- Although I’m usually a loyal iPhone user, switching to Android recently reminded me of the key areas in which Google’s smartphone software outshines Apple’s.
- The flexibility and convenience the Pixel 3a offered through features like Android’s multi-user support and Google’s Discover feed impressed me the most.
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Switching from the iPhone to Android (or vice versa) is a little bit like moving to a new city or transferring to a new high school. It’s unfamiliar, at times uncomfortable, and it takes a while before things start to feel normal.
But once you get used to it, you almost forget what made you so uneasy in the first place.
I’ve temporarily switched from the iPhone to various Android devices on many occasions over the years, but ultimately I’ve always ended up choosing Apple’s smartphone as my primary device. And the longer that remains true, the harder it is to make the switch to Android. (Not only do I have to get reacquainted with the Android operating system, but I have to come to terms with giving up my AirPods and Apple Watch).
But after recently swapping out my iPhone XS Max for a Google Pixel 3a XL, I was surprised by how little I missed my iPhone, despite the fact that Google’s phone was less than half as expensive. Going back to using an Android device as my regular phone also reminded me of the areas in which Google outshines Apple when it comes to smartphone software.
Here are a few Android features I wish were available on the iPhone.
Support for multiple user profiles.
If you frequently share your smartphone with a spouse or family member, you’ll appreciate Android’s multi-user feature. You can set up a separate profile for family members that lets them store their own apps, accounts, and data in a space that’s completely separate from yours.
So if you hand off your phone to your 9-year-old cousin so that she can play “Angry Birds,” you can just switch to her account or a guest account and rest assured that she won’t accidentally make a purchase or change your Facebook status.
A display that always shows the time and notifications.
Many Android devices, including those made by Google and Samsung, can show the time, date, and notifications on their screen even when the display is turned off. That makes it easy to see information at a glance without having to reach for your smartphone.
The iPhone’s screen automatically lights up when you lift it, but it’s not quite as useful as being able to just quickly pivot my gaze to see if I have any unread notifications. Since I still have to reach for my iPhone to check whether I have a new message or see the time, the temptation to dive into other apps and distractions still exists.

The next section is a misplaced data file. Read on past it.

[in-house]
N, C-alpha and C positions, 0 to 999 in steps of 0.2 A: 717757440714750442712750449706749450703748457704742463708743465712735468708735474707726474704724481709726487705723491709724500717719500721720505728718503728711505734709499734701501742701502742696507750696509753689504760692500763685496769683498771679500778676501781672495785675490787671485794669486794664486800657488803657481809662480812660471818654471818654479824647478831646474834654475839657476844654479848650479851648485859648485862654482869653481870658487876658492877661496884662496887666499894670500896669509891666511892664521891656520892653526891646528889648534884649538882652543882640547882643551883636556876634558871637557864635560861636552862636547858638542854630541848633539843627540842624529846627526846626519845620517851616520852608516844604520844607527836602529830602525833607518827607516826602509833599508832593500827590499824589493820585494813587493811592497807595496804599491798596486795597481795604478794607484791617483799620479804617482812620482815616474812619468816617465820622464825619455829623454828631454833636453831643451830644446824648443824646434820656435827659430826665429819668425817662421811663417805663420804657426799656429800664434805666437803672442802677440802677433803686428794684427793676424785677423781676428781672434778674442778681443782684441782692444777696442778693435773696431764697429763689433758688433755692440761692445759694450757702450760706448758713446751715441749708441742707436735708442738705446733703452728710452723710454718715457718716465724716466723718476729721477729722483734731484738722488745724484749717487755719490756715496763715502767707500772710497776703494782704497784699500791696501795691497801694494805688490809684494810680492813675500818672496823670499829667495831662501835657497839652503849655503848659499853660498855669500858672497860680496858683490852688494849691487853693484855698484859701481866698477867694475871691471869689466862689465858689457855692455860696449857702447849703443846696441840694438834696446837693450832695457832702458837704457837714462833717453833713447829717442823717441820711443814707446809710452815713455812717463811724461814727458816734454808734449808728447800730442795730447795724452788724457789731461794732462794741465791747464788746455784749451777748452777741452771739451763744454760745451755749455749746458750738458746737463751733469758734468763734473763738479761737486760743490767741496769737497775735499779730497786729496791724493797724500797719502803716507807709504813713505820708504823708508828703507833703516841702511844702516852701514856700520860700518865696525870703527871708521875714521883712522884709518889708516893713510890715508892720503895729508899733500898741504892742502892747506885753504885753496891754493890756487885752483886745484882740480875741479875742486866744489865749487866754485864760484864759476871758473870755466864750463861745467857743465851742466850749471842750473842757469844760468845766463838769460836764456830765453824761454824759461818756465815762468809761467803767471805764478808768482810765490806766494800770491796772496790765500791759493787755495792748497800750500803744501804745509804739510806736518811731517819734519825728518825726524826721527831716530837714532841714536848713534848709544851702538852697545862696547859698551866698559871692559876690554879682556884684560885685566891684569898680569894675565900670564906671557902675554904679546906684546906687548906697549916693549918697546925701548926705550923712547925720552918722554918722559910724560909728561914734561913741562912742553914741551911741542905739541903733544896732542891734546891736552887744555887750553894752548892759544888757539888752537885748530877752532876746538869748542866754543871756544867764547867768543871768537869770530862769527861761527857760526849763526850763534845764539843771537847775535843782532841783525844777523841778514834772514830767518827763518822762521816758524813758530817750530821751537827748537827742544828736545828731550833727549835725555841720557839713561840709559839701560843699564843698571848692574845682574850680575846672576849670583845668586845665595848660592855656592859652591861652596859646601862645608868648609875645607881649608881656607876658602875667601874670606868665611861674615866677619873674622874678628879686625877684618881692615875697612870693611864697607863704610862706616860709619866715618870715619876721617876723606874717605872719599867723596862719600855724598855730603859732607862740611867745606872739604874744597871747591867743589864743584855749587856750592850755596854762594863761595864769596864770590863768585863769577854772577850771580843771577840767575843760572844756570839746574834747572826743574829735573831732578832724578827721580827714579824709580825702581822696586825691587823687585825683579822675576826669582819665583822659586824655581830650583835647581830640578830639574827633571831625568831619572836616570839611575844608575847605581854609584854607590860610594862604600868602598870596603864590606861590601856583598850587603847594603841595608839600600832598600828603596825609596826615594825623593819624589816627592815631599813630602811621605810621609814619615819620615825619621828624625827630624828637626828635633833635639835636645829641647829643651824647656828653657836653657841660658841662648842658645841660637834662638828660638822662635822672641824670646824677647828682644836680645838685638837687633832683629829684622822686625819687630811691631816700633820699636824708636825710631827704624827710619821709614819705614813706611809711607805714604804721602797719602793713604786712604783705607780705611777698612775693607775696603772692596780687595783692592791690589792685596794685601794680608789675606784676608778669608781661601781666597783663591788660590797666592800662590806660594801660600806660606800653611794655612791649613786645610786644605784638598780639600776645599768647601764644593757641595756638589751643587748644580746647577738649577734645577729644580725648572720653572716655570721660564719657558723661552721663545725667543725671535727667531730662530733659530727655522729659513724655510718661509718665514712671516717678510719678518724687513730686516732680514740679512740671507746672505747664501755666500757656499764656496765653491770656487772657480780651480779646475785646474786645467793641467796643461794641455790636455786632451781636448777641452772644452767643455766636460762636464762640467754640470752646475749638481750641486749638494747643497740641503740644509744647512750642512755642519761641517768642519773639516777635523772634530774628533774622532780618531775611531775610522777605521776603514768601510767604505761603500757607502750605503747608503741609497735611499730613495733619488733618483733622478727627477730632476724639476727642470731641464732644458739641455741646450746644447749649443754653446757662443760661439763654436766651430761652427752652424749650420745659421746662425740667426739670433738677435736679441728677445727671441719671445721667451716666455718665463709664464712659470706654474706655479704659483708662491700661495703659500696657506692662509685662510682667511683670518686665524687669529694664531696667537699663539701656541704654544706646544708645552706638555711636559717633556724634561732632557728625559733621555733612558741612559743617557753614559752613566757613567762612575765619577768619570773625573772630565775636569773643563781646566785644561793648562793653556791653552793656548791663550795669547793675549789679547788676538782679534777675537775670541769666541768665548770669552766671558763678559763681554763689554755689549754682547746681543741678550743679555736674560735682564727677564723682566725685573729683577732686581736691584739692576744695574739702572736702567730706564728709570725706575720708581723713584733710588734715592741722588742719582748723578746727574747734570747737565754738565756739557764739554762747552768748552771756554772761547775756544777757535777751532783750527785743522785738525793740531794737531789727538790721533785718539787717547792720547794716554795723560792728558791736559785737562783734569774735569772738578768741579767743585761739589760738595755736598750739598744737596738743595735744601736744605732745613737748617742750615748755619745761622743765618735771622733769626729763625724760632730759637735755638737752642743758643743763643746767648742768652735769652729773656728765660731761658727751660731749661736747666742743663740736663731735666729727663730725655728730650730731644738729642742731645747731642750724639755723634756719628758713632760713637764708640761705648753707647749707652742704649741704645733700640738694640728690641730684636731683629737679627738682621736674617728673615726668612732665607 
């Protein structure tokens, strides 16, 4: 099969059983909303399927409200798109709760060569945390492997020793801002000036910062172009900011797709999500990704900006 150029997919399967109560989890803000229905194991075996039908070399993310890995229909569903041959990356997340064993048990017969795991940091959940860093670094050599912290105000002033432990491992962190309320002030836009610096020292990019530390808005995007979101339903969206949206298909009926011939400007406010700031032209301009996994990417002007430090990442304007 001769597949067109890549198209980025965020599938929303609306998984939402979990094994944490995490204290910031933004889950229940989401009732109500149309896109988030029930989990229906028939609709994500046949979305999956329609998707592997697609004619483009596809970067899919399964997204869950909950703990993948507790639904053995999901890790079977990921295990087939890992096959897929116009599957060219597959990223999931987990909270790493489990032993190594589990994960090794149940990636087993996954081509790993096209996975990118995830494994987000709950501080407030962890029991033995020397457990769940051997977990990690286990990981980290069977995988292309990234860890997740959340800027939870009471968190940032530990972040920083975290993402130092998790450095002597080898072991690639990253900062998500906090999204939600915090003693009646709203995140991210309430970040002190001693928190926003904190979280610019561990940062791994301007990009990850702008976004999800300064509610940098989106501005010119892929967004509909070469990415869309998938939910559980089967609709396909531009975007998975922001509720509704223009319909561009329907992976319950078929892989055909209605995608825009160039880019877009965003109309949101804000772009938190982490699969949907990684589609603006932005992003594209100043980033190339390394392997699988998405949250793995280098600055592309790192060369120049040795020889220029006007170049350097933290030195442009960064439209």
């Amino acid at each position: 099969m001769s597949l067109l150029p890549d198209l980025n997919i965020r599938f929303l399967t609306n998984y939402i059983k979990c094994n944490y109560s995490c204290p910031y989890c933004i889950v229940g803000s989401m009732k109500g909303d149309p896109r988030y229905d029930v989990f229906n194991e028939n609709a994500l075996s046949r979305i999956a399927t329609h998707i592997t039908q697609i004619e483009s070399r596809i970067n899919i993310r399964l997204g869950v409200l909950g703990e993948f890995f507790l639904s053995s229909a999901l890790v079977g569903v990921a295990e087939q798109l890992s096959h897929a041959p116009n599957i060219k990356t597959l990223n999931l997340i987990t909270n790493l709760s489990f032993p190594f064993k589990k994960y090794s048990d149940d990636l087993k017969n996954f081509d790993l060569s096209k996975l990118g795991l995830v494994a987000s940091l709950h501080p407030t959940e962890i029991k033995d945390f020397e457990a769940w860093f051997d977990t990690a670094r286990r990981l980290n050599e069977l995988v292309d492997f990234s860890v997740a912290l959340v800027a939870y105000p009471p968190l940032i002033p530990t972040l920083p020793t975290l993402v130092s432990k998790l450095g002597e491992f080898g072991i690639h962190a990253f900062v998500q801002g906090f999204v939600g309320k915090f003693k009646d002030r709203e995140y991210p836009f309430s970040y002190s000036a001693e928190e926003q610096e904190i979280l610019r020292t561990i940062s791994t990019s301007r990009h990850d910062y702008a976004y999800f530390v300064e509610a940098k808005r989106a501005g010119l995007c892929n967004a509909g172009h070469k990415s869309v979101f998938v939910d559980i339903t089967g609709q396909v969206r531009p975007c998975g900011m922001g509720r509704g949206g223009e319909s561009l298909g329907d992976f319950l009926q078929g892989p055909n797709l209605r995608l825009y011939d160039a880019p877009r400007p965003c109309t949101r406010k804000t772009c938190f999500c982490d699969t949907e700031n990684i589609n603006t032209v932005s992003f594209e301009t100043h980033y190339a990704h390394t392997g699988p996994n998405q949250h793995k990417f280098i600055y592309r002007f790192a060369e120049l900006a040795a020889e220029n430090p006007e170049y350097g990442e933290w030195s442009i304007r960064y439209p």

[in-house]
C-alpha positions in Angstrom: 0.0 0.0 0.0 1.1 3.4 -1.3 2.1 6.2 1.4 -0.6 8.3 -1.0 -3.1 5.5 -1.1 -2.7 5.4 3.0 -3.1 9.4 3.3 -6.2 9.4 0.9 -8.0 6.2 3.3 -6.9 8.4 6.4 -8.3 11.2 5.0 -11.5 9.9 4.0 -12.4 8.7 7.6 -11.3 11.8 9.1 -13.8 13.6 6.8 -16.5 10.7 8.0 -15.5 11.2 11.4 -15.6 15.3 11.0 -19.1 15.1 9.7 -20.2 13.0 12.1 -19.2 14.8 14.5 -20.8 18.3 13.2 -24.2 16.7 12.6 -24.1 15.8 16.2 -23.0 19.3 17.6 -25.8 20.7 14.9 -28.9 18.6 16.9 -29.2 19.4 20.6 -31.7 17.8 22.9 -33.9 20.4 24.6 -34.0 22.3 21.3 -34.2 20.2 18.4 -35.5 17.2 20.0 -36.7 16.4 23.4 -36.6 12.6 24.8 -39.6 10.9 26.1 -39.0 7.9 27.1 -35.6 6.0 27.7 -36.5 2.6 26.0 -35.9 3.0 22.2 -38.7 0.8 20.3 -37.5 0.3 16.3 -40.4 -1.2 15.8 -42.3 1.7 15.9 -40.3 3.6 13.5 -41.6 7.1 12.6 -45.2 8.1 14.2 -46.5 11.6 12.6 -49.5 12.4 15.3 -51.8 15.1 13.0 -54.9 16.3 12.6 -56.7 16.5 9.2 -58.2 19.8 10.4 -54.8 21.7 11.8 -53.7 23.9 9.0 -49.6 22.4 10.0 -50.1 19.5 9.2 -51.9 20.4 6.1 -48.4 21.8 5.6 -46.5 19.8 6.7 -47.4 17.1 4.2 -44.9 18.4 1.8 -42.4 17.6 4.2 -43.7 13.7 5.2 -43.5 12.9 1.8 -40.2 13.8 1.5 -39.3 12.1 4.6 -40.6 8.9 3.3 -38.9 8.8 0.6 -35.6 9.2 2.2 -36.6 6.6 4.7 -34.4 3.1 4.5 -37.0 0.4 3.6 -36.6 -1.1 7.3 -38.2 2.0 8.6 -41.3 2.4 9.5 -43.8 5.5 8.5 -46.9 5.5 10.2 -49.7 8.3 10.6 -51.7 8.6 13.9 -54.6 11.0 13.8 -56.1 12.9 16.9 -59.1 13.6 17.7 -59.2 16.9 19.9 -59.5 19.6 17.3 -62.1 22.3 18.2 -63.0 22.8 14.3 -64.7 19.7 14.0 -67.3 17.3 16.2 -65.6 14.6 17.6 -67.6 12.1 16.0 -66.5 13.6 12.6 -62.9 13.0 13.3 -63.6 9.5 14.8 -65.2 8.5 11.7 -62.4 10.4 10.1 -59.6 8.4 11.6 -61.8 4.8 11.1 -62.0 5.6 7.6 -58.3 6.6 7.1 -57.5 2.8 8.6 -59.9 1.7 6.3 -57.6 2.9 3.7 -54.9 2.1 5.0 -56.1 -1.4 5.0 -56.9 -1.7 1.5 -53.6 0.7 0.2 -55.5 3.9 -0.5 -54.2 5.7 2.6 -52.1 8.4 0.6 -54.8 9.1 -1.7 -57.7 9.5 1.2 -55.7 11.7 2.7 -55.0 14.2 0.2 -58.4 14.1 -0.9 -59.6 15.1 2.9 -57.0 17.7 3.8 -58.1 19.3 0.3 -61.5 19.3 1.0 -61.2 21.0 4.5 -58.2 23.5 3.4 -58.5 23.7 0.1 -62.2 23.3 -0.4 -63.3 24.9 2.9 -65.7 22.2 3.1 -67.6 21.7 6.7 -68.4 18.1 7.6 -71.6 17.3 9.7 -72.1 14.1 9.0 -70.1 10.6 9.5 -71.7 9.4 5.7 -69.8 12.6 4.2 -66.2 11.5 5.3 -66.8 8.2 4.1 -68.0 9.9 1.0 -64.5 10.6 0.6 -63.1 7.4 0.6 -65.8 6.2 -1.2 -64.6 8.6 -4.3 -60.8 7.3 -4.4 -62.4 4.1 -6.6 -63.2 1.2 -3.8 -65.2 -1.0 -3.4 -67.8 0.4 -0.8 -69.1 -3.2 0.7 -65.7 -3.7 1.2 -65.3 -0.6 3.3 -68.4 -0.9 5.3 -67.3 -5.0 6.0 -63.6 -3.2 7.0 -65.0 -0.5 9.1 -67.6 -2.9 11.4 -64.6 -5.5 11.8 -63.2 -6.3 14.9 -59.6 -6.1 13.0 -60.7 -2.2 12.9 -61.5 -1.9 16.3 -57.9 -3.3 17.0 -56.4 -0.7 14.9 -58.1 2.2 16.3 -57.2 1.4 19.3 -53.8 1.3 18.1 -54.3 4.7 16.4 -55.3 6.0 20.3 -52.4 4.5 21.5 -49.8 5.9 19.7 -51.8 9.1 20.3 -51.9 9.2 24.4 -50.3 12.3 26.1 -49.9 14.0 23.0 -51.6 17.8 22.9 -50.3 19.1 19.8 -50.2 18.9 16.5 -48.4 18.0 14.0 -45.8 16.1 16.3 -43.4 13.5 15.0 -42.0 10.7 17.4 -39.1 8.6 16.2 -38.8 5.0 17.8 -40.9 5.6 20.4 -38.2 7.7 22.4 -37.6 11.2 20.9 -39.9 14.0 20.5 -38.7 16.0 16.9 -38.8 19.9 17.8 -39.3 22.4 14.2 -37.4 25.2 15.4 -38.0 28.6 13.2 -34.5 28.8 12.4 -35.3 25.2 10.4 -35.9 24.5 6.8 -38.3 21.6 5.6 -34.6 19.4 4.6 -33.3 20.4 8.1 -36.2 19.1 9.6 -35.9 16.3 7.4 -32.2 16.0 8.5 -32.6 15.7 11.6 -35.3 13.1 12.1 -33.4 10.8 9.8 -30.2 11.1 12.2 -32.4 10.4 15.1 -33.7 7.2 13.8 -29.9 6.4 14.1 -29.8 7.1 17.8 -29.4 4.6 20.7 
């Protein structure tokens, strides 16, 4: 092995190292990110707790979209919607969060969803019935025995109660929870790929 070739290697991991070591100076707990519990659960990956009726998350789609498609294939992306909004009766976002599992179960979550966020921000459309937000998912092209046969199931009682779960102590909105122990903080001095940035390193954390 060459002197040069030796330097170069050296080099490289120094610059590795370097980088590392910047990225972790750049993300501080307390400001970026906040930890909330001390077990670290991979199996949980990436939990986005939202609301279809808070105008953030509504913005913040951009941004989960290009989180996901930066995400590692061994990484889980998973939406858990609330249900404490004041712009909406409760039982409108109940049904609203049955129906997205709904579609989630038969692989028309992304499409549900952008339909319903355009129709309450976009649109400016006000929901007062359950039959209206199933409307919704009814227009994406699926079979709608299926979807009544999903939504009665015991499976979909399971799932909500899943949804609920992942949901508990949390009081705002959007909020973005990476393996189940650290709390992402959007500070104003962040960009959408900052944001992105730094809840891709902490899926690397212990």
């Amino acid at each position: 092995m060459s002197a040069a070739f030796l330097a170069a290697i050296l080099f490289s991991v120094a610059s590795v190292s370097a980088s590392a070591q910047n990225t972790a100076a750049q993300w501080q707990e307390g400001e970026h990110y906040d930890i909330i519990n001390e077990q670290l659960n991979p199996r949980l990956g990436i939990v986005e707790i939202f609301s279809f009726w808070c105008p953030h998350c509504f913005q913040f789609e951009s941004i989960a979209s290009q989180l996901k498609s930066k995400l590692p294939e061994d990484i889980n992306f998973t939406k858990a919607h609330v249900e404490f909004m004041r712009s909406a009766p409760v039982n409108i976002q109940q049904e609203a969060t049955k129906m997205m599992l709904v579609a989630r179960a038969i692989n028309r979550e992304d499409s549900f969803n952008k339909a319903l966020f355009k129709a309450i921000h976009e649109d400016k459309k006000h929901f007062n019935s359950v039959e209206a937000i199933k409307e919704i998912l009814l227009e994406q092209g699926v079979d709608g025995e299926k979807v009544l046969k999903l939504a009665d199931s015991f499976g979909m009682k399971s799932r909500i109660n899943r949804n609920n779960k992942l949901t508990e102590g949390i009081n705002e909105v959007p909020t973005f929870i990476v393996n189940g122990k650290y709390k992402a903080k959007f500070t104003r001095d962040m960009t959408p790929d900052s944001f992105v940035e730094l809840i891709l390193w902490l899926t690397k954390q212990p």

A more personal news feed.
Swipe to the left of the home screen on a Pixel phone, and you’ll see the Discover page, a collection of news articles and updates tailored to fit your interests. During my time using the Pixel, I was pleasantly suprised at how accurate and specific Google’s choices were.
The feed included a mix of everything from technology news about the companies and products I follow the most, to updates on my favourite video games and movies, to local news about my neighbourhood. Of course, you can tell Google what kinds of updates you’d like to see in Discover, which helps it surface more accurate results.
Plus, the company has the benefit of leveraging the data stored in your Google account to help it pick personalised content.
Because of all of this, I found myself adding Google’s Discover feed to the list of apps and services I check first thing when reaching for my phone in the morning.
Google’s Discover is also available on the iPhone and other Android devices through the company’s main search app. But having it built into the operating system on the Pixel puts it front and center, making it much more useful.
The iPhone has a somewhat comparable offering – when swiping to the left of the home screen you’ll find a customisable stream of widgets that includes your next calendar appointment, suggested apps, news stories, and other updates of your choosing.
While they’re similar features, they served different purposes for me. I definitely spent much more time scrolling through Google’s Discover panel to get up to speed on the topics I’m most interested in, whereas I’d sometimes glance at Apple’s feed to see the weather or how long it would take to get home from work.
But the decision to switch from the iPhone to Android will depend on more than just a few clever features.
The proliferation of cloud services makes it easier than ever to transfer photos, apps, and other data between operating systems. But the decision to make the switch will still boil down to many factors, such as your budget and the ecosystem of services you prefer.
I’m not quite ready to give up my iPhone for good, but using the Pixel 3a served as another reminder that when it comes to pioneering new software features, Android is often ahead of Apple.
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